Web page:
Here's more on the sailing canoe race I attended on Maui at the end of last month. I was invited by the Ka'anapali Beach Resort to ride on an escort boat along the 30-mile route from Kahului Harbor west and then south to Ka'anapali in West Maui.
There were nine sailing canoes, known in Hawaiian as wa'a kiakahi, which means single-mast canoe.
Another type of Hawaiian sailing canoe is called a wa'a kaulua, which means double-hulled canoe. That's the same kind as the Hokule'a, the famous Polynesian voyaging canoe that has been retracing ancient routes that the early Hawaiians followed. In February 2011 it will embark on a two-year, round-the-world voyage.
The smaller wa'a kiakahi has spaces for six paddlers. Most of the teams had chosen lighter people, assuming that the wind would fill the sail and they'd just ride the waves in relative ease. But there was hardly any wind on May 29. The team from Kaua'i that won the race gambled and won by choosing heavier, more powerful paddlers for the nearly four-hour race. In fact, six out of the nine boats had to be towed by the escort boats in order to finish the race before dark.
The next day was devoted to educating the public about the canoes. Except for the fact that the hulls and arms are fiberglass , everything else about them is traditional. The parts are all lashed together with cotton cord, with knots that have been used for millennia by Polynesian sailors. In the old days, however, the sailors made their own cord.
Anyone who wanted could give paddling a try. Thanks to ace photographer Susan Seubert, I am immortalized in her photo, above. I had a blast -- for the first 10 minutes or so. How those paddlers can keep up that grueling pace for hours on end, I don't know. One guy told me that the longest his team had paddled in a race was almost 12 hours straight. And his team was the winner, so that was the fastest time!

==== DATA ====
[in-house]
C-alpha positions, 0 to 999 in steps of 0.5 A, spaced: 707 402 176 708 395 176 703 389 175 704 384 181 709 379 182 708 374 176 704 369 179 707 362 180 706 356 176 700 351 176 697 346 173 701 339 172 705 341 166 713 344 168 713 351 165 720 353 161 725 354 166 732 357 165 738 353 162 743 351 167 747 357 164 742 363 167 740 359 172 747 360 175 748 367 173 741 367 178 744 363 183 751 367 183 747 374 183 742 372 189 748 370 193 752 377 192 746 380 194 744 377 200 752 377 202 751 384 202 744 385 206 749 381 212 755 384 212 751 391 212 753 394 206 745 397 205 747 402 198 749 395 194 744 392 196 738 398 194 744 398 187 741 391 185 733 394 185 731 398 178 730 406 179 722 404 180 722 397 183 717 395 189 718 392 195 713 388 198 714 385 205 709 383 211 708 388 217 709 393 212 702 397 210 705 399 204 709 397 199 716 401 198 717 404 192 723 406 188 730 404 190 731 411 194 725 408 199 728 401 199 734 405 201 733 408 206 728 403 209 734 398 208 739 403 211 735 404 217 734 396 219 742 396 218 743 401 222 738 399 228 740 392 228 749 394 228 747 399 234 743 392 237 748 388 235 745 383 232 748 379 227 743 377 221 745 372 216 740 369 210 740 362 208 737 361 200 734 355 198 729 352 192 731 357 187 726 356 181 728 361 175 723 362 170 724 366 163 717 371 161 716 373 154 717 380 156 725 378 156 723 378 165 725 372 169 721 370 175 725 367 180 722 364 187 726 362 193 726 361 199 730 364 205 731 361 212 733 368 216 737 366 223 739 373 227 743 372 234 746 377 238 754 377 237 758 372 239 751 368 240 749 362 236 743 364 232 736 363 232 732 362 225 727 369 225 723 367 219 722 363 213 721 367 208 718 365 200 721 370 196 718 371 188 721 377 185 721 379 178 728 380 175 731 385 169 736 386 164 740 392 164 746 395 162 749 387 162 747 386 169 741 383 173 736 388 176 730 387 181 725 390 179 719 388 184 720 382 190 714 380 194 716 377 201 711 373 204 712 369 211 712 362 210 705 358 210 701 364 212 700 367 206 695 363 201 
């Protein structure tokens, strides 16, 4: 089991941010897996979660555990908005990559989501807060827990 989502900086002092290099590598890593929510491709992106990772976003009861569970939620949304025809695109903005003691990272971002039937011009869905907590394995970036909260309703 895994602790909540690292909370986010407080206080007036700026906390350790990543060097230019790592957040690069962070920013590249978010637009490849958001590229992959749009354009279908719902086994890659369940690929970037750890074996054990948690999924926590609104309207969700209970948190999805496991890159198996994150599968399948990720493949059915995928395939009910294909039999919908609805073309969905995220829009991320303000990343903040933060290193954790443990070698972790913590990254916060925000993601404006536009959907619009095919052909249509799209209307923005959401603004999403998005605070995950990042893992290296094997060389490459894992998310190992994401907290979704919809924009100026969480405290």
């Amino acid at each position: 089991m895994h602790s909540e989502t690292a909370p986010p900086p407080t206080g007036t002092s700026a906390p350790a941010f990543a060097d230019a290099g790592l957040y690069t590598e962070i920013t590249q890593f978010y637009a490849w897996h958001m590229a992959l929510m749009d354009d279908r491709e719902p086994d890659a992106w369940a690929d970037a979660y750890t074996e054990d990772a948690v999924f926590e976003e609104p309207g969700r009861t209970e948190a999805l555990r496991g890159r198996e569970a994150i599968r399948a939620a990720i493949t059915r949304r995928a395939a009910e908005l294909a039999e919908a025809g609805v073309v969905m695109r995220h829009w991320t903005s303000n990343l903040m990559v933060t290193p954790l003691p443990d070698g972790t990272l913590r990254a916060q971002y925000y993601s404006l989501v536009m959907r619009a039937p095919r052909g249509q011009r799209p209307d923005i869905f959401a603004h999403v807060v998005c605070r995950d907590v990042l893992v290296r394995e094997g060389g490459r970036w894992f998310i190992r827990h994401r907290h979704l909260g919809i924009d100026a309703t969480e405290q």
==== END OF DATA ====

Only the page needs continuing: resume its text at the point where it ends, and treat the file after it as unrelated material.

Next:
The next morning, the nine teams were off again, on the next leg of the race, this time from Ka'anapali, Maui, to the island of Moloka'i, a trip slightly longer than the voyage from Kahului to Ka'anapali. Before they departed, all the paddlers gathered in a circle and held hands as the beautiful Makalapua Kanuha, pictured at right, performed a blessing and oli (chant) to speed them on their way.
And then they were off again. The teams expected to reach Moloka'i by lunchtime, earlier if the wind ever picked up. After resting, partying or whatever, the paddlers would return to their own homes and then return to Moloka'i in time for the next leg of the race, July 11, from Moloka'i to Kailua, O'ahu. The entire race, which began May 9 with a race from the Big Island to Maui, will not be complete until August 15. That's when the teams will race from Haleiwa, O'ahu, to Poipu, Kaua'i. And then finally, they'll hang up their paddles -- until the next race.
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